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Dormancy is one of the most complex areas of plant care, and knowing as much as you can is important. This is particularly true for sundews. While most sundews do not go dormant in winter, some species do. So you have to know how to care for the plant if your variant requires dormancy.
Tropical sundews like the Spoon Leaf do not go into dormancy, but with temperate sundews it will depend on the variant. Cape Sundews do not require dormancy for example, but other temperate sundews do.
Which Sundews Go Dormant?
Most sundews do not need dormancy which is what makes them easier to grow than other plants. However there are some variants that would benefit from this.
The easiest way to find out if your sundew requires dormancy is to check the instructions that came with your plant. When you buy a sundew it will contain information on how to grow, feed and care for the plant, including dormancy.
The rule of thumb is that sundew dormancy requirements depend on its region. If it grows in the tropics, no dormancy is needed. If the plant is an arctic or winter type, then dormancy is needed. If it is a temperate specie, it depends on the plant.
Gere are some popular drosera species and their dormancy requirements;
- Tropical sundews like King Drosera, Alice Sundew, Spoon Leaf and Forked Sundews do not go dormant. They grow the whole year regardless of the time. These sundews might go dormant if the temperature drops below freezing, but it is not needed. These are the best carnivorous plants for beginners and need little maintenance. You can grow these plants outdoors or in an Elegant Life Terrarium.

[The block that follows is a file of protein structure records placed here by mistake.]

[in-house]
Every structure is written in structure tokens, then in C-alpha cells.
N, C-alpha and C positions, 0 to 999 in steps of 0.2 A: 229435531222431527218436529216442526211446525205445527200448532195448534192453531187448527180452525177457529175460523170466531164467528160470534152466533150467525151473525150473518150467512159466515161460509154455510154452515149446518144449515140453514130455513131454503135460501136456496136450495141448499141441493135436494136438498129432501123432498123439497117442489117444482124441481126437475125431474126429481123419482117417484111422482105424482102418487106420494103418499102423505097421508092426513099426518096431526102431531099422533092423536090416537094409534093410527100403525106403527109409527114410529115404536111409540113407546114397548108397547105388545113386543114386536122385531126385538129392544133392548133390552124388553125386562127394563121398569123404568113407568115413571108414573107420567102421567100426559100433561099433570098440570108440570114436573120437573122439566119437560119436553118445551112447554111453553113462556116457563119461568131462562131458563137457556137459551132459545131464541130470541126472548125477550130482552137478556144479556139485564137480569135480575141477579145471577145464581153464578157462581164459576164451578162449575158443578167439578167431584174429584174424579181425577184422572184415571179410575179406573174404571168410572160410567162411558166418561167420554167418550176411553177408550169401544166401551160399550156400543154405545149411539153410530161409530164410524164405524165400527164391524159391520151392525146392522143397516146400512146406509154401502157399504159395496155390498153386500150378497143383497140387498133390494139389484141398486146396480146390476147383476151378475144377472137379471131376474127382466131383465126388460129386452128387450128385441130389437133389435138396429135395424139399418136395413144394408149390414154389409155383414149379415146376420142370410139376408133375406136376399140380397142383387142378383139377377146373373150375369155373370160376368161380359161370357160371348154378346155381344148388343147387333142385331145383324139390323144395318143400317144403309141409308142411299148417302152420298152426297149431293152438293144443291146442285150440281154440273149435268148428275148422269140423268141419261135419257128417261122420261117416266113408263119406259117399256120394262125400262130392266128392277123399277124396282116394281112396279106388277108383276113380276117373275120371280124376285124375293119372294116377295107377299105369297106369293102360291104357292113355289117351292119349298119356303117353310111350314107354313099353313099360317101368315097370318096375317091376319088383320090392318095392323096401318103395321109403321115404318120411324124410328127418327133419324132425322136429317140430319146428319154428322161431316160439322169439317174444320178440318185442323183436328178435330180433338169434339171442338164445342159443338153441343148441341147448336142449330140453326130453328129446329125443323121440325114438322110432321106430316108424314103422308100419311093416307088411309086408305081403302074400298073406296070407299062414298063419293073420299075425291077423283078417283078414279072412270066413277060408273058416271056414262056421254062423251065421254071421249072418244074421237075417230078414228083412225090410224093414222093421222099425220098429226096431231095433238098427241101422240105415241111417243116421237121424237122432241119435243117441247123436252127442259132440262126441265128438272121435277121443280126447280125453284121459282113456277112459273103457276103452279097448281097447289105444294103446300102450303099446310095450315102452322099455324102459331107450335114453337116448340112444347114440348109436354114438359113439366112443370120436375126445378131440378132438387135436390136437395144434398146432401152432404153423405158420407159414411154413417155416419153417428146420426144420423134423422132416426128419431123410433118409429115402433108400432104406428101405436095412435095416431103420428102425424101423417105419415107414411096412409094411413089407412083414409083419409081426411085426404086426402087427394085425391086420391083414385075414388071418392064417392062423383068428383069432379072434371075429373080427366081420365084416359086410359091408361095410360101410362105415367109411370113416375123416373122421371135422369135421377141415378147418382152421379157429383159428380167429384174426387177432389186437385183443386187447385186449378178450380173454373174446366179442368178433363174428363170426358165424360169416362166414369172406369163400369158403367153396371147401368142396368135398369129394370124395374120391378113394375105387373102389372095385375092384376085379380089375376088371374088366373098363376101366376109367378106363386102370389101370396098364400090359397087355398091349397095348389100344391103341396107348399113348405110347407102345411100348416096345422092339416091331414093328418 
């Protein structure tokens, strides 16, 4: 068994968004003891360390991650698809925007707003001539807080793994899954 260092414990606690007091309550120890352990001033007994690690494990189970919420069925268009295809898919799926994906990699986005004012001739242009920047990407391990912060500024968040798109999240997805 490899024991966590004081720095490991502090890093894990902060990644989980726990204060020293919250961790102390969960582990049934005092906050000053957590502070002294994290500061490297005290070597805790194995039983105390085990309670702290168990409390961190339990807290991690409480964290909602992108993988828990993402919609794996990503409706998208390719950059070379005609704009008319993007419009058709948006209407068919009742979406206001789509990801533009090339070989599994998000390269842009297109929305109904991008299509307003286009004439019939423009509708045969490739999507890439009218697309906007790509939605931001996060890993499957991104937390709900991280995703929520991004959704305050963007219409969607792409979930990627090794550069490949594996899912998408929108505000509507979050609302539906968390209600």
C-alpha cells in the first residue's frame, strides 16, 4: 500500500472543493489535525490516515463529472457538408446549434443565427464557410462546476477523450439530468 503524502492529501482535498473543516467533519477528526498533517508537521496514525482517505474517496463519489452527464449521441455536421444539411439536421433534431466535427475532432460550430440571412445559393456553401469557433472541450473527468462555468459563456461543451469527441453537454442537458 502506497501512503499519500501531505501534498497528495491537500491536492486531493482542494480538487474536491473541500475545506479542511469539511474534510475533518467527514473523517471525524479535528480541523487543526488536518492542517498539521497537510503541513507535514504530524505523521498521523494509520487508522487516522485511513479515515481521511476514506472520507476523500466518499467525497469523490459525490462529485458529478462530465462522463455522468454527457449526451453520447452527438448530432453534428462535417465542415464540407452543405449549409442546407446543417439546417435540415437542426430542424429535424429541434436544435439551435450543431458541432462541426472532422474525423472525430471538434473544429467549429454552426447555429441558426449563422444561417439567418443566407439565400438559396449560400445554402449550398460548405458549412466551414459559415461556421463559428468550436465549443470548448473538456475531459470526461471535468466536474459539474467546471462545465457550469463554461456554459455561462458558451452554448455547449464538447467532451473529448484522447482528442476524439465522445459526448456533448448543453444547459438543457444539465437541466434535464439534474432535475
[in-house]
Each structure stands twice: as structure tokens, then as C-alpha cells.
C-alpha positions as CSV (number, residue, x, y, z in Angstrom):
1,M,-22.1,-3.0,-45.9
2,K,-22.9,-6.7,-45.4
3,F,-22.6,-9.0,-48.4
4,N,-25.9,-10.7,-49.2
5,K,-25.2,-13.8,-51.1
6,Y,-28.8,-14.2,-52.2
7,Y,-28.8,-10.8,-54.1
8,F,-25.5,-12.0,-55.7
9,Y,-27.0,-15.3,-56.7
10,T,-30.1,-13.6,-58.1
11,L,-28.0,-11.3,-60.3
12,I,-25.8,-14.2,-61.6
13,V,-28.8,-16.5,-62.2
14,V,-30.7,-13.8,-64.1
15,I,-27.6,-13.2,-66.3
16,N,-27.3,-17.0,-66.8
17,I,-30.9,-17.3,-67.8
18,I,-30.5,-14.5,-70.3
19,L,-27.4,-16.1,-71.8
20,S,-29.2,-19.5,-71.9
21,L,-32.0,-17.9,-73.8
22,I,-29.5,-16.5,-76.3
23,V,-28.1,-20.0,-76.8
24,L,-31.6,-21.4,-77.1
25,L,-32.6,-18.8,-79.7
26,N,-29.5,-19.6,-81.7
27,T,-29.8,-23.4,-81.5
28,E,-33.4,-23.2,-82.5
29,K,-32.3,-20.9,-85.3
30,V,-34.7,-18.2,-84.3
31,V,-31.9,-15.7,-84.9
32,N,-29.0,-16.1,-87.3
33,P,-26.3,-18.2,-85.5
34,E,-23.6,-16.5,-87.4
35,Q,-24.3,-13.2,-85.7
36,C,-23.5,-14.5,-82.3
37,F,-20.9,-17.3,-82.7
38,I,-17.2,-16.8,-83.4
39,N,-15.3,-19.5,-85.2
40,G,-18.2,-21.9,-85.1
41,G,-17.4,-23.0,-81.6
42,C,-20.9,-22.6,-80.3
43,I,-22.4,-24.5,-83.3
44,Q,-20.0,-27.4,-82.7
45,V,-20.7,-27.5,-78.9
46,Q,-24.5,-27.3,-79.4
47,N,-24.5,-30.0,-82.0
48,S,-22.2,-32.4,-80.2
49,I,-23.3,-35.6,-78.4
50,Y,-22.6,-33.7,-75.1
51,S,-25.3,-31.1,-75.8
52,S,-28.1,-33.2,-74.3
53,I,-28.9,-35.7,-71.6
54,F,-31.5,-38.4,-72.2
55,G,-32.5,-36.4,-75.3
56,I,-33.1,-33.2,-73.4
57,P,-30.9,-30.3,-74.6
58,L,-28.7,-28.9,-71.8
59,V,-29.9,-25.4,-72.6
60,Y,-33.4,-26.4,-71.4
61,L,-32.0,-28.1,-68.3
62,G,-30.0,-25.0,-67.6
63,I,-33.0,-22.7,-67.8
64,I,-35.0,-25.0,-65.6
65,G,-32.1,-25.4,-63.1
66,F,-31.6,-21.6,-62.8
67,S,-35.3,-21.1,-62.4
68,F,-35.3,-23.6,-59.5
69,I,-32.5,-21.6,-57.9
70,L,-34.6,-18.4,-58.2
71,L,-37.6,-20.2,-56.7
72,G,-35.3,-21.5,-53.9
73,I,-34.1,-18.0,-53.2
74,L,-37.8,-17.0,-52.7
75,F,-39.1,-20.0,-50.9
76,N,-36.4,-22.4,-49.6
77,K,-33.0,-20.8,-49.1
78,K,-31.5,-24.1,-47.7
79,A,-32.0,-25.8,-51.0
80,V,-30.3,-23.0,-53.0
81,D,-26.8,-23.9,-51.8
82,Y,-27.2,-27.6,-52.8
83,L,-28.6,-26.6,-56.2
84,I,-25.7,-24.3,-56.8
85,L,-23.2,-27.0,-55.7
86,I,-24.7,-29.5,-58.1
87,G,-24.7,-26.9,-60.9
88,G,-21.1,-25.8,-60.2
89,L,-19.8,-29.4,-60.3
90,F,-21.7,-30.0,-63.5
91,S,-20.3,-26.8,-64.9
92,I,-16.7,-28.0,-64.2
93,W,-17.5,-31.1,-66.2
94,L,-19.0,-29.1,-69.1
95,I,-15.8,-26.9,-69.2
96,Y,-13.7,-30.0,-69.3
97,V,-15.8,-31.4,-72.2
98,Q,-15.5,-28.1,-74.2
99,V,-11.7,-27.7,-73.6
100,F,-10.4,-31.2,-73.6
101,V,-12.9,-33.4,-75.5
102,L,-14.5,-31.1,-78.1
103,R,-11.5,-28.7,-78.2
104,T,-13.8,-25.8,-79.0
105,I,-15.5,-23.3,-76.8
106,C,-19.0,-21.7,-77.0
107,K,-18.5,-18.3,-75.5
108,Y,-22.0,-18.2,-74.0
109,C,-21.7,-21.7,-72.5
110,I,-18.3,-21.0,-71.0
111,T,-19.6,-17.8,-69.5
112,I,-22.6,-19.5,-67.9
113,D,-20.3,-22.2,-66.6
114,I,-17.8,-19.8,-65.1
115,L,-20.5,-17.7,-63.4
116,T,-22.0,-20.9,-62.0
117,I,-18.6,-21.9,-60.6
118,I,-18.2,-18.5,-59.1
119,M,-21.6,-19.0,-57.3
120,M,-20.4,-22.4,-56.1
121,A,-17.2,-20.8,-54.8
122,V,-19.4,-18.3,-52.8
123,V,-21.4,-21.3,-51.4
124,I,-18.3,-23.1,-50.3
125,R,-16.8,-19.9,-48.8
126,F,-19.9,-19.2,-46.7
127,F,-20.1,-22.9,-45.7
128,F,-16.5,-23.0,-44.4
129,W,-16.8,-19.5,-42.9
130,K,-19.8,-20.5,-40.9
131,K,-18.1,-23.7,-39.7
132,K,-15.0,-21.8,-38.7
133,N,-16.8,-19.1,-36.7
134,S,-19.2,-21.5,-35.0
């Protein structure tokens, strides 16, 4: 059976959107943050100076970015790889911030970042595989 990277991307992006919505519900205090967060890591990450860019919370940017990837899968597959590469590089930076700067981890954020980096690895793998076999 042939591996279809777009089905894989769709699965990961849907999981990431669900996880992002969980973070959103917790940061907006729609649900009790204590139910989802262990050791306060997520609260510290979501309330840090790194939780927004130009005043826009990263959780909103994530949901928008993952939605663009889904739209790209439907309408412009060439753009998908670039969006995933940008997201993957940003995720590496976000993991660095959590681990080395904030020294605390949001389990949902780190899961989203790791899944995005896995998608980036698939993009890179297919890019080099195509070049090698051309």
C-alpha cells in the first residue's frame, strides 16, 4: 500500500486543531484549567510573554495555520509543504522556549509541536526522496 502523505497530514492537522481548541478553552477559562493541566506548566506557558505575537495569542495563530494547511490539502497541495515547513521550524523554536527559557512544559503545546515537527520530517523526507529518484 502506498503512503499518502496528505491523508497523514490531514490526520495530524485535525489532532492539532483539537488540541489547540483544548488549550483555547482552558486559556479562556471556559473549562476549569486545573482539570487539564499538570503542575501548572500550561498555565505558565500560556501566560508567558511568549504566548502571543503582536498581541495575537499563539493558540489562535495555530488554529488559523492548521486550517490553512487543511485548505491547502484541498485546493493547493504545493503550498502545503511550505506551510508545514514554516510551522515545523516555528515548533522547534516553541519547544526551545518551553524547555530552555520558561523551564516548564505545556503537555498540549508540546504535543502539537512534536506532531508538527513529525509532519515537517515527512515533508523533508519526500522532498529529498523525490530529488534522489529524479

- Temperate sundews grow in colder locations than their tropical variants. However that does not mean they require dormancy. Cape sundews and Round Leaf Sundews do not. But some species do so you have to check the guidelines that came with your plant.
- Winter weather sundews like D. indumenta and D. aberrans require full dormancy. Just like with temperate sundews, the duration and period varies among variants.
What has been noted above are some of the most well known drosera species. There are many more and if yours is not listed, you need to research its dormancy needs.
It is important to do the research before you buy the plant. Being prepared and knowing what to expect makes caring for sundews easier for you in the long run. This is going to make it easier to care for the plant especially if you are a beginner.
How to Care For Sundews in Winter